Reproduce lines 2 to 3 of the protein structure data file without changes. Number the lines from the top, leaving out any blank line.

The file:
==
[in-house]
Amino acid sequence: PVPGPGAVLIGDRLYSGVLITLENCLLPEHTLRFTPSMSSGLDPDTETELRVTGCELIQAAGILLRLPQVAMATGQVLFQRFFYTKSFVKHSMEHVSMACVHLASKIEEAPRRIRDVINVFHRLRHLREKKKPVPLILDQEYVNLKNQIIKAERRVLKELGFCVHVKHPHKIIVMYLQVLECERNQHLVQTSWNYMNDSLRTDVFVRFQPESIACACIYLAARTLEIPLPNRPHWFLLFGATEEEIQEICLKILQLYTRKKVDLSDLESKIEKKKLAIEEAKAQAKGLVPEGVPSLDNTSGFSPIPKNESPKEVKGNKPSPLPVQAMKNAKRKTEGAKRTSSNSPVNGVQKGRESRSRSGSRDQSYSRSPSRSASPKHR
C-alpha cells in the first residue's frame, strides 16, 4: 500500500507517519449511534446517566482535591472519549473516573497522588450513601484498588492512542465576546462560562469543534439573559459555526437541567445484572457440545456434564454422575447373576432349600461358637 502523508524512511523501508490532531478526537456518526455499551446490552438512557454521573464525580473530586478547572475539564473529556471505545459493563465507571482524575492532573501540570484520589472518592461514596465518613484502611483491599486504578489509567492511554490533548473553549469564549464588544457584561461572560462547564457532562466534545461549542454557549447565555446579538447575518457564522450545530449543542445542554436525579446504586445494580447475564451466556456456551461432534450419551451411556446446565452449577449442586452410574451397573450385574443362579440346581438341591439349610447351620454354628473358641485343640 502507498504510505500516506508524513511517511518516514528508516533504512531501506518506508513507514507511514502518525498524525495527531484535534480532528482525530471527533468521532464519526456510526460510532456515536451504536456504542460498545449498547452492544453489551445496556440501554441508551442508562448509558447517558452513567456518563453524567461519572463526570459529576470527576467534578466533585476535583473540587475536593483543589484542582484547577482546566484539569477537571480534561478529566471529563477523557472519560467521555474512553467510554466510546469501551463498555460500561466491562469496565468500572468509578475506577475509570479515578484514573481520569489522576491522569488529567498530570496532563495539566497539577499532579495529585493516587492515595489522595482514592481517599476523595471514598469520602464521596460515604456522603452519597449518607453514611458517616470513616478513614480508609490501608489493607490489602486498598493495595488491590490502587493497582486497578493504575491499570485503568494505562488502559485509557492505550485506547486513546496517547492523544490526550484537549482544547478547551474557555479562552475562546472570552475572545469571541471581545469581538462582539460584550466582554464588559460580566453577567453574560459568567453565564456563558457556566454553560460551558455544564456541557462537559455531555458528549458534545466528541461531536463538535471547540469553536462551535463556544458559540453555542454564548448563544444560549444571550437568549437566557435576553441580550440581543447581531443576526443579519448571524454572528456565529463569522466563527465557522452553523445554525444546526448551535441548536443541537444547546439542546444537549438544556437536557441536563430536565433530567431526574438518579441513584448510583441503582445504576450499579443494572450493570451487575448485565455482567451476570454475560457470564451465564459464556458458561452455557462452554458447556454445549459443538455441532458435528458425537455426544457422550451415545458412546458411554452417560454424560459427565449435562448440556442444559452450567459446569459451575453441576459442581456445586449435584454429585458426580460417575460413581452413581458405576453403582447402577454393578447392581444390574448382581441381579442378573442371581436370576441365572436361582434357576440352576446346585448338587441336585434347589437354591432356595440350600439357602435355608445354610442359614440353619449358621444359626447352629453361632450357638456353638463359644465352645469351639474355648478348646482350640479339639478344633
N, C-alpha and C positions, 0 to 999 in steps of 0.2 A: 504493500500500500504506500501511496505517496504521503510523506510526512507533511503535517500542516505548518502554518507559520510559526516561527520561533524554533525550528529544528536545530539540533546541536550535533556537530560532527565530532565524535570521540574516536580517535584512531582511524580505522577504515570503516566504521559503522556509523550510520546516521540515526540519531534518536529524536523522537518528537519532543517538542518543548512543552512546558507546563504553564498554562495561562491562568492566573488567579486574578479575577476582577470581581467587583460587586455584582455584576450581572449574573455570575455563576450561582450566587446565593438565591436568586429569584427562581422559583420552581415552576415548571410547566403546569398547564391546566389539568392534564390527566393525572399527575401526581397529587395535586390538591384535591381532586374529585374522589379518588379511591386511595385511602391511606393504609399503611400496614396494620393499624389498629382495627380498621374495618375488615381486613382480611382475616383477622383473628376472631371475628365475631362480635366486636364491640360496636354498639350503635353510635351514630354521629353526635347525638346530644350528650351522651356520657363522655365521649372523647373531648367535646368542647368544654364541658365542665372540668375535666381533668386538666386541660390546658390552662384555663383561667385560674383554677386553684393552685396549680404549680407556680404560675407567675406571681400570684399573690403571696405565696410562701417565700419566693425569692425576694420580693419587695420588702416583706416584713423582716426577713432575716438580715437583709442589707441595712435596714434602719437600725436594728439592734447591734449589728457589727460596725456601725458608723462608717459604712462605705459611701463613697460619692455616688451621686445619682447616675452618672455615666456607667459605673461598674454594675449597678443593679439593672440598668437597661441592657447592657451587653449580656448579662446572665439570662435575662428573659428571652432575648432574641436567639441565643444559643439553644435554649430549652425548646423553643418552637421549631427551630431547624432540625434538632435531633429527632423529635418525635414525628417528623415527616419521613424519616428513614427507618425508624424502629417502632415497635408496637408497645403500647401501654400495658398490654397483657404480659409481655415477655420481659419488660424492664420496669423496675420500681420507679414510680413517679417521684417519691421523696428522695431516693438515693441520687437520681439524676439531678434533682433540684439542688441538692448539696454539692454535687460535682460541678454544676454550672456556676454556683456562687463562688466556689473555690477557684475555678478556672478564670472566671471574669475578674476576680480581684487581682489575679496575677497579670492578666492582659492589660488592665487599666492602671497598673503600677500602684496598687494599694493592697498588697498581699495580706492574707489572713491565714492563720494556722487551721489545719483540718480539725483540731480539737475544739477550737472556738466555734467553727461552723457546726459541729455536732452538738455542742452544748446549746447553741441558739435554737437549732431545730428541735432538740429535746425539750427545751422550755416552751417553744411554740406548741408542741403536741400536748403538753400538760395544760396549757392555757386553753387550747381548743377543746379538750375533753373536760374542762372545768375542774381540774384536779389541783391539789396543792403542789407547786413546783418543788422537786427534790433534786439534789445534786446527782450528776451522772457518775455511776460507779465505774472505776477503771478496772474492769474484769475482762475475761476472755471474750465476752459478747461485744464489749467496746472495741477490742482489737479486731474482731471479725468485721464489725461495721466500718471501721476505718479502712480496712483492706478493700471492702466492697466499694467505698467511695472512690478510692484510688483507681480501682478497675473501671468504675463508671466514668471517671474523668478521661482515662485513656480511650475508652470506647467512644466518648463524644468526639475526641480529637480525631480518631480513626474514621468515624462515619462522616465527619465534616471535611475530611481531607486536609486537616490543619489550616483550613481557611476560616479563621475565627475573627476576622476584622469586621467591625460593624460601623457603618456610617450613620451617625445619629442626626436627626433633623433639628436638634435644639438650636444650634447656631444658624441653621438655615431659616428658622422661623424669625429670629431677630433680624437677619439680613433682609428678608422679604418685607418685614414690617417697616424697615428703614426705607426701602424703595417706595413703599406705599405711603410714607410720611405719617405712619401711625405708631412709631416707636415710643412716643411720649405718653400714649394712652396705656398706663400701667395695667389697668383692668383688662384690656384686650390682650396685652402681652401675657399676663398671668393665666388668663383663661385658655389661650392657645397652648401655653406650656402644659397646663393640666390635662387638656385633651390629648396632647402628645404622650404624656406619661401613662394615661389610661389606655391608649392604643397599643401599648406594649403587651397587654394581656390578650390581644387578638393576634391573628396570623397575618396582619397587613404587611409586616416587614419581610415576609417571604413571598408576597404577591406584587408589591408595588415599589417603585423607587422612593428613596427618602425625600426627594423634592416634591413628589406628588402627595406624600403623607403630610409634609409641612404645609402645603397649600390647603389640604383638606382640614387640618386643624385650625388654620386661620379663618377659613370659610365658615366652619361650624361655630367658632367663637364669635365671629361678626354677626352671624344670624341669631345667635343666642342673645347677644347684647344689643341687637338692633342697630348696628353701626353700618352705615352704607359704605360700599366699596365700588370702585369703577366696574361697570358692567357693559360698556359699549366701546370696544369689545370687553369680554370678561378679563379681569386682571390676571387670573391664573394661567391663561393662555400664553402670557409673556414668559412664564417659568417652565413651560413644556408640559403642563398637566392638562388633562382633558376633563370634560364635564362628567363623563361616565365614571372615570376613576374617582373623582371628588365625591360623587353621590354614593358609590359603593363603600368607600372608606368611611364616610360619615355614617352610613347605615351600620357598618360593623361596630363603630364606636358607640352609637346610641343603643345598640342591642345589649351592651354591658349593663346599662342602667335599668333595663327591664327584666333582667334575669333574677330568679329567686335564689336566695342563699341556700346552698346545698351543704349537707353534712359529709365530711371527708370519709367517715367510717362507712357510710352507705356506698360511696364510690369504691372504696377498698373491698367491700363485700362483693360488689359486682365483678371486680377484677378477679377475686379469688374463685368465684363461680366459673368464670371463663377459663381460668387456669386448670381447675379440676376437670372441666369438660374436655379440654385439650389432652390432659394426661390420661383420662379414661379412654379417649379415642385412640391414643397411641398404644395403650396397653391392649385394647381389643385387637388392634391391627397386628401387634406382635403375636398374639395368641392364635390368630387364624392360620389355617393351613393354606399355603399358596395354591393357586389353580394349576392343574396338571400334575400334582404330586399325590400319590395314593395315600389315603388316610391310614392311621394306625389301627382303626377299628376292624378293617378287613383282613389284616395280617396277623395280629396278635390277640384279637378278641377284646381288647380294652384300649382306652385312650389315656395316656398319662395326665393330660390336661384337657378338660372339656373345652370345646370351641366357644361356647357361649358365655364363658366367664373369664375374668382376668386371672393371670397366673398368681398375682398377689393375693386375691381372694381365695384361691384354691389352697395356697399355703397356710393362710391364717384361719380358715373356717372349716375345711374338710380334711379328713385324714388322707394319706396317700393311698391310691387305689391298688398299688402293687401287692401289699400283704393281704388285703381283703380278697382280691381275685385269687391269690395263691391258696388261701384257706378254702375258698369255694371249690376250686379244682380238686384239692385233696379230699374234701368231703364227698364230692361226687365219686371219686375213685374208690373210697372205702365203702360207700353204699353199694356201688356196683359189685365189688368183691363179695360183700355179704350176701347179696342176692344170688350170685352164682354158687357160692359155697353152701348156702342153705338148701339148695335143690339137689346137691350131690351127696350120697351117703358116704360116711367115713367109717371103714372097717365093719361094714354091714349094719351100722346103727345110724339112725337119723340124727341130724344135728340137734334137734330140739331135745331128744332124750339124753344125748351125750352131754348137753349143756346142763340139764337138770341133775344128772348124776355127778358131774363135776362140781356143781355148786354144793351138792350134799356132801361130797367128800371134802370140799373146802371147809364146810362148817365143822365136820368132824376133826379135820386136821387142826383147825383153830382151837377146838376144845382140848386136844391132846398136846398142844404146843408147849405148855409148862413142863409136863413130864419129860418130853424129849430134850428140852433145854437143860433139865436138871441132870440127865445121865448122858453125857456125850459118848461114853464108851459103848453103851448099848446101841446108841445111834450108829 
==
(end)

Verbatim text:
Amino acid sequence: PVPGPGAVLIGDRLYSGVLITLENCLLPEHTLRFTPSMSSGLDPDTETELRVTGCELIQAAGILLRLPQVAMATGQVLFQRFFYTKSFVKHSMEHVSMACVHLASKIEEAPRRIRDVINVFHRLRHLREKKKPVPLILDQEYVNLKNQIIKAERRVLKELGFCVHVKHPHKIIVMYLQVLECERNQHLVQTSWNYMNDSLRTDVFVRFQPESIACACIYLAARTLEIPLPNRPHWFLLFGATEEEIQEICLKILQLYTRKKVDLSDLESKIEKKKLAIEEAKAQAKGLVPEGVPSLDNTSGFSPIPKNESPKEVKGNKPSPLPVQAMKNAKRKTEGAKRTSSNSPVNGVQKGRESRSRSGSRDQSYSRSPSRSASPKHR
C-alpha cells in the first residue's frame, strides 16, 4: 500500500507517519449511534446517566482535591472519549473516573497522588450513601484498588492512542465576546462560562469543534439573559459555526437541567445484572457440545456434564454422575447373576432349600461358637 502523508524512511523501508490532531478526537456518526455499551446490552438512557454521573464525580473530586478547572475539564473529556471505545459493563465507571482524575492532573501540570484520589472518592461514596465518613484502611483491599486504578489509567492511554490533548473553549469564549464588544457584561461572560462547564457532562466534545461549542454557549447565555446579538447575518457564522450545530449543542445542554436525579446504586445494580447475564451466556456456551461432534450419551451411556446446565452449577449442586452410574451397573450385574443362579440346581438341591439349610447351620454354628473358641485343640 502507498504510505500516506508524513511517511518516514528508516533504512531501506518506508513507514507511514502518525498524525495527531484535534480532528482525530471527533468521532464519526456510526460510532456515536451504536456504542460498545449498547452492544453489551445496556440501554441508551442508562448509558447517558452513567456518563453524567461519572463526570459529576470527576467534578466533585476535583473540587475536593483543589484542582484547577482546566484539569477537571480534561478529566471529563477523557472519560467521555474512553467510554466510546469501551463498555460500561466491562469496565468500572468509578475506577475509570479515578484514573481520569489522576491522569488529567498530570496532563495539566497539577499532579495529585493516587492515595489522595482514592481517599476523595471514598469520602464521596460515604456522603452519597449518607453514611458517616470513616478513614480508609490501608489493607490489602486498598493495595488491590490502587493497582486497578493504575491499570485503568494505562488502559485509557492505550485506547486513546496517547492523544490526550484537549482544547478547551474557555479562552475562546472570552475572545469571541471581545469581538462582539460584550466582554464588559460580566453577567453574560459568567453565564456563558457556566454553560460551558455544564456541557462537559455531555458528549458534545466528541461531536463538535471547540469553536462551535463556544458559540453555542454564548448563544444560549444571550437568549437566557435576553441580550440581543447581531443576526443579519448571524454572528456565529463569522466563527465557522452553523445554525444546526448551535441548536443541537444547546439542546444537549438544556437536557441536563430536565433530567431526574438518579441513584448510583441503582445504576450499579443494572450493570451487575448485565455482567451476570454475560457470564451465564459464556458458561452455557462452554458447556454445549459443538455441532458435528458425537455426544457422550451415545458412546458411554452417560454424560459427565449435562448440556442444559452450567459446569459451575453441576459442581456445586449435584454429585458426580460417575460413581452413581458405576453403582447402577454393578447392581444390574448382581441381579442378573442371581436370576441365572436361582434357576440352576446346585448338587441336585434347589437354591432356595440350600439357602435355608445354610442359614440353619449358621444359626447352629453361632450357638456353638463359644465352645469351639474355648478348646482350640479339639478344633